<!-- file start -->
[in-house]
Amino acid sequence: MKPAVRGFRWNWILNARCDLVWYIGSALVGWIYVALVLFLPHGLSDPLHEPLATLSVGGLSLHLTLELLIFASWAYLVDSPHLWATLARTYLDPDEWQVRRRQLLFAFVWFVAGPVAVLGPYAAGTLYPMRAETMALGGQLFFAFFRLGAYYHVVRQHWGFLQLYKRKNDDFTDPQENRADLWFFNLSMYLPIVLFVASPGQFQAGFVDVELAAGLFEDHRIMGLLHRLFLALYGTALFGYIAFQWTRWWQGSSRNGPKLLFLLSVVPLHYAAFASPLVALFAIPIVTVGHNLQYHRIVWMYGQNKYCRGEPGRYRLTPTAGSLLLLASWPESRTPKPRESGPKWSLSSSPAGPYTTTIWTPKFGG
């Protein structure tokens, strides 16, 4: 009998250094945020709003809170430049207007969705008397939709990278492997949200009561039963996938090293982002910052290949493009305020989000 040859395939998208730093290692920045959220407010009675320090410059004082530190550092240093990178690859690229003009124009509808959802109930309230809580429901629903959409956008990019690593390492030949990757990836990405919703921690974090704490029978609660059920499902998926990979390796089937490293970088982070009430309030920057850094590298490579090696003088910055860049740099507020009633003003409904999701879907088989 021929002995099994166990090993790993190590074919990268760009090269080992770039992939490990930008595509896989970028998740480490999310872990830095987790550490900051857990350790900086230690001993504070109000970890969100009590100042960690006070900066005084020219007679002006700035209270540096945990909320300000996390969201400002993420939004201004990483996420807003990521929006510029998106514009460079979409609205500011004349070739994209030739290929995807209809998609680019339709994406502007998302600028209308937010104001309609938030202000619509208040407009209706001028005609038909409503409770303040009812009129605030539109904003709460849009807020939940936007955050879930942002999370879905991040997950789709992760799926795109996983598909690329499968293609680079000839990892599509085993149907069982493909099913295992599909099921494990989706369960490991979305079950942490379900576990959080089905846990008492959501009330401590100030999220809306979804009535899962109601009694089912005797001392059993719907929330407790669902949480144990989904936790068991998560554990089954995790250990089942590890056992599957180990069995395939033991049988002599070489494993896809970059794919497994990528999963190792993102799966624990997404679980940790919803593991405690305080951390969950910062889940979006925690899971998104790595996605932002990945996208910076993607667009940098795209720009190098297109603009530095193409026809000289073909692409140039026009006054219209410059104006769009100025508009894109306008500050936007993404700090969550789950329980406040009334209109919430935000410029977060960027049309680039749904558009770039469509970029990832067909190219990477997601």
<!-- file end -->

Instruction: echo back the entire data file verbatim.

[in-house]
Amino acid sequence: MKPAVRGFRWNWILNARCDLVWYIGSALVGWIYVALVLFLPHGLSDPLHEPLATLSVGGLSLHLTLELLIFASWAYLVDSPHLWATLARTYLDPDEWQVRRRQLLFAFVWFVAGPVAVLGPYAAGTLYPMRAETMALGGQLFFAFFRLGAYYHVVRQHWGFLQLYKRKNDDFTDPQENRADLWFFNLSMYLPIVLFVASPGQFQAGFVDVELAAGLFEDHRIMGLLHRLFLALYGTALFGYIAFQWTRWWQGSSRNGPKLLFLLSVVPLHYAAFASPLVALFAIPIVTVGHNLQYHRIVWMYGQNKYCRGEPGRYRLTPTAGSLLLLASWPESRTPKPRESGPKWSLSSSPAGPYTTTIWTPKFGG
């Protein structure tokens, strides 16, 4: 009998250094945020709003809170430049207007969705008397939709990278492997949200009561039963996938090293982002910052290949493009305020989000 040859395939998208730093290692920045959220407010009675320090410059004082530190550092240093990178690859690229003009124009509808959802109930309230809580429901629903959409956008990019690593390492030949990757990836990405919703921690974090704490029978609660059920499902998926990979390796089937490293970088982070009430309030920057850094590298490579090696003088910055860049740099507020009633003003409904999701879907088989 021929002995099994166990090993790993190590074919990268760009090269080992770039992939490990930008595509896989970028998740480490999310872990830095987790550490900051857990350790900086230690001993504070109000970890969100009590100042960690006070900066005084020219007679002006700035209270540096945990909320300000996390969201400002993420939004201004990483996420807003990521929006510029998106514009460079979409609205500011004349070739994209030739290929995807209809998609680019339709994406502007998302600028209308937010104001309609938030202000619509208040407009209706001028005609038909409503409770303040009812009129605030539109904003709460849009807020939940936007955050879930942002999370879905991040997950789709992760799926795109996983598909690329499968293609680079000839990892599509085993149907069982493909099913295992599909099921494990989706369960490991979305079950942490379900576990959080089905846990008492959501009330401590100030999220809306979804009535899962109601009694089912005797001392059993719907929330407790669902949480144990989904936790068991998560554990089954995790250990089942590890056992599957180990069995395939033991049988002599070489494993896809970059794919497994990528999963190792993102799966624990997404679980940790919803593991405690305080951390969950910062889940979006925690899971998104790595996605932002990945996208910076993607667009940098795209720009190098297109603009530095193409026809000289073909692409140039026009006054219209410059104006769009100025508009894109306008500050936007993404700090969550789950329980406040009334209109919430935000410029977060960027049309680039749904558009770039469509970029990832067909190219990477997601």